Friday, November 15, 2013

Test Your TTAB Judge-Ability: Are CARESTAT and STATCARE Confusable for Health Services?

The PTO refused registration of the mark CARESTAT for “medical services, namely, non-emergency and urgent out-patient health care services and occupational medicine services,” finding the mark likely to cause confusion with the registered mark STATCARE & Design, shown below, for “physician services, health services” [P.L.L.C. and the Caduceus design disclaimed]. Applicant Main Line appealed. How do you think this came out? In re Main Line Urgent Care Centers, LLC, Serial No. 85470562 (October 31, 2013) [not precedential].

The services: The Board agreed with Examining Attorney W. Wendy Jun, without objection from applicant Main Line, that the services are legally identical. Because the opposed application and cited registration have no limitations as to channels of trade or classes of consumers, the Board presumed, as it must, that they are the same for both marks.

The marks: Once again the Board noted that when the services are identical, a lesser degree of similarity is necessary to support a finding of likely confusion.

Main Line argued that the marks, in their entireties, engender different commercial impressions because of the different order of the words. Moreover, it asserted, the Caduceus design and the entity designation in the cited mark further distinguish the marks. Not surprisingly, the Board found the dominant portion of the cited mark to be STAT CARE, since P.L.L.C. is a legal entity designation that has no source-identifying significance and the Caduceus design is a commonly-known medical insignia. In any event, when a mark comprises a word and a design, the word is normally accorded more weight because purchasers would use the word to request the goods or services.

Main Line contended that in the cited mark the word STAT is emphasized, stressing the speed of the care given, while in the applied-for mark the emphasis is on care, stressing concern and empathy. The Board disagreed. It found that both marks suggest quick emergency care. Moreover, Main Line seeks to register its mark in standard character form, and its mark could be displayed in the same or similar font, color, and character as the cited mark. In fact, in applicant’s specimen of use, it displays the mark as CareSTAT, emphasizing the STAT portion. In short, the involved marks engender the same commercial impression.

As to the reversal of the elements, this may serve as a basis for distinguishing the marks “only if the transposed marks create distinctly different commercial impressions.” The cases cited by applicant to support its view were distinguishable because the marks in those cases were different. [both TOWN SQUIRES and SQUIRETOWN, and SILKY TOUCH and TOUCH O’ SILK, concern marks having distinctly different commercial impressions]. Here the commercial impressions of the two marks are the same.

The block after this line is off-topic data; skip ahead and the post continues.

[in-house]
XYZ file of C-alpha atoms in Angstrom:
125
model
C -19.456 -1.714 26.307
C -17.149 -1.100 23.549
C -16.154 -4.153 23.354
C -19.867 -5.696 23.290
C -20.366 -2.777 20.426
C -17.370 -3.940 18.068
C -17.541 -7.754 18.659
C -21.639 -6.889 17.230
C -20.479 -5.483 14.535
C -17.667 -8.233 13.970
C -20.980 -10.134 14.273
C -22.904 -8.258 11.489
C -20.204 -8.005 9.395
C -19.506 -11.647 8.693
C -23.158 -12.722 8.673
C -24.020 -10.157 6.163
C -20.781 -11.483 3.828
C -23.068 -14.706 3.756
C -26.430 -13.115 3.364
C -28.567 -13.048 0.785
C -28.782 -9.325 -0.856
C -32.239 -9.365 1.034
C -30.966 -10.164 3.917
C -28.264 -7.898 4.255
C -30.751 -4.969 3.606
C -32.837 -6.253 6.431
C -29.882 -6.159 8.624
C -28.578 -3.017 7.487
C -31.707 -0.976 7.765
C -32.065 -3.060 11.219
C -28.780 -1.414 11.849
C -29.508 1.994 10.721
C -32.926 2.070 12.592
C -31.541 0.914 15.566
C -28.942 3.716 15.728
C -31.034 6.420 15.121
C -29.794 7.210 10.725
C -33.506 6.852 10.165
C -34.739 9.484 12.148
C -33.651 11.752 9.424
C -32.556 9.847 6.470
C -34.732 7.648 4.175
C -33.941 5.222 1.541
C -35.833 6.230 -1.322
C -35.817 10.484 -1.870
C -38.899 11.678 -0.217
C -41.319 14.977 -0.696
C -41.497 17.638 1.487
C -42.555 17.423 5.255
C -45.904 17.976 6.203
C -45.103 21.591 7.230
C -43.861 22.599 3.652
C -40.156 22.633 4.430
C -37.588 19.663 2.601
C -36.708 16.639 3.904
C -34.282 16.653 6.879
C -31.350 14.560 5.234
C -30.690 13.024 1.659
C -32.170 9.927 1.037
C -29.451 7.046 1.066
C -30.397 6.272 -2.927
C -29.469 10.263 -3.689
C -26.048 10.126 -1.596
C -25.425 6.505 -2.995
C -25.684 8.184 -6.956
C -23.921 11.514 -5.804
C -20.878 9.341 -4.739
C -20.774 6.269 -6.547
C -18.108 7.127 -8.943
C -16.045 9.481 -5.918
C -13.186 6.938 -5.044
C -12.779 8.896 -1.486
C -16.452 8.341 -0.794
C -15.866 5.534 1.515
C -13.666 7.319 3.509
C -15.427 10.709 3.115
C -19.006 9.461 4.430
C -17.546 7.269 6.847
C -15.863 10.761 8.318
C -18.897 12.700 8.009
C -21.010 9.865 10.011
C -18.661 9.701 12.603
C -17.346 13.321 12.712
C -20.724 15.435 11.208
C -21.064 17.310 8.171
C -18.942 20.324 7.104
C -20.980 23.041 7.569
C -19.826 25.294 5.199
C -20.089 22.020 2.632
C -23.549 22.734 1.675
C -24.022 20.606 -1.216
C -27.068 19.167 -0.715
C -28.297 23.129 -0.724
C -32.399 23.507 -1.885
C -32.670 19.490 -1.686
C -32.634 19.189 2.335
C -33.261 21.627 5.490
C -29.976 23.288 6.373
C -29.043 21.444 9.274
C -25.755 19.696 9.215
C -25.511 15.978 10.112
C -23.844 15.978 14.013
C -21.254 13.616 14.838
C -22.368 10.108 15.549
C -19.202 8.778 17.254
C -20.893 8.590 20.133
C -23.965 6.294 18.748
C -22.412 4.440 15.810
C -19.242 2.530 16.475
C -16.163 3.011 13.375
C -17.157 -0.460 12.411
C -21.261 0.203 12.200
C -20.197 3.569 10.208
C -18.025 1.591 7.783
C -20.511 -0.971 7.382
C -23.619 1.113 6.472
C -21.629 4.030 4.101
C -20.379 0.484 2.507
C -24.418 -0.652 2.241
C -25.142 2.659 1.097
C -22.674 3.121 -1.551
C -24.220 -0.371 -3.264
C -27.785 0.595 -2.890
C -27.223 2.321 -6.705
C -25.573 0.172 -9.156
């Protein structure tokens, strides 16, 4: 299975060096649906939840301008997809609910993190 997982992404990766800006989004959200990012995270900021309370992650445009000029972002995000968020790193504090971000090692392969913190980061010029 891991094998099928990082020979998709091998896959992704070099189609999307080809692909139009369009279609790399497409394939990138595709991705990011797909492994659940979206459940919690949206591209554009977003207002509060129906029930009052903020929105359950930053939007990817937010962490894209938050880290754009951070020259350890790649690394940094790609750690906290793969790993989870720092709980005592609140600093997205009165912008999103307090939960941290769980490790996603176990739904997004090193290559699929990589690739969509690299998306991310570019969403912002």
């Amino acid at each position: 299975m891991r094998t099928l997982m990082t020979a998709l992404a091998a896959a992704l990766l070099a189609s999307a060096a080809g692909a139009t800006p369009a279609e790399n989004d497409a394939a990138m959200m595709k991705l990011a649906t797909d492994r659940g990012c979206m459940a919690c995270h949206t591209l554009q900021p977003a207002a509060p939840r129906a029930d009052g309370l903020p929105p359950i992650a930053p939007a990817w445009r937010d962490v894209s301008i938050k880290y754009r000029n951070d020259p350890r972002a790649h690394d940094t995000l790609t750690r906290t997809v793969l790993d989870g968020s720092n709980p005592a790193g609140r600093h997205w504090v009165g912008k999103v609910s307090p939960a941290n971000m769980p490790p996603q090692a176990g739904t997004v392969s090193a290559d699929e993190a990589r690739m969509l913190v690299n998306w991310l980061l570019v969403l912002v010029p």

As to the strength of the marks, the Board agreed that both are weak when used in connection with the identified services. However, even weak marks are entitled to protection against registration of a similar mark for closely related services.

Finally, even if consumers of the involved services would exercise extra care in their purchasing decisions, they are not immune from confusion:

Further, even if we accept that purchasers of urgent healthcare services exercise a heightened degree of care in purchasing such services, we are not persuaded that the degree of care will avoid a likelihood of confusion, since the fact that "the relevant class of buyers may exercise care does not necessarily impose on that class the responsibility of distinguishing between similar trademarks for similar goods. Human memories even of discriminating purchasers are not infallible."

And so the Board affirmed the refusal.

Read comments and post your comment here.

TTABlog note: How did you do?

Text Copyright John L. Welch 2013.


At 9:13 AM, Blogger Pamela Chestek said...

Hmmm. Nevertheless, I still maintain that there is a big difference between "intangible property" and "Property, intangible." It's all about the comma.

At 10:19 AM, Anonymous Anonymous said...

Actually, I thought the Applicant's cases were directly applicable. In these cases of reversing the order of two words I think confusion is generally unlikely. Have you ever heard anyone call General Electric - Electric General? I bet if you went through the database you would be hard pressed to find examples of a trademark owner registering a two word mark in forward and reverse order, which you would expect owners to do if confusion is so likely. Bad Mojo.

At 10:28 AM, Anonymous Anonymous said...

"the relevant class of buyers may exercise care does not necessarily impose on that class the responsibility of distinguishing between similar trademarks for similar goods."

If this true why is sophistication of the purchasers even a factor in the confusion analysis? I love how the Board essentially crosses sophistication off the list with statements like this one or the more common "sophistication of the purchasers does not mean sophistication in trademarks." Yes it does, or it would not be a factor in the confusion analysis.

How far would you get if you tried to argue related services does not mean the trademarks will be confused. That's pretty much the same argument. Aye Curumba!


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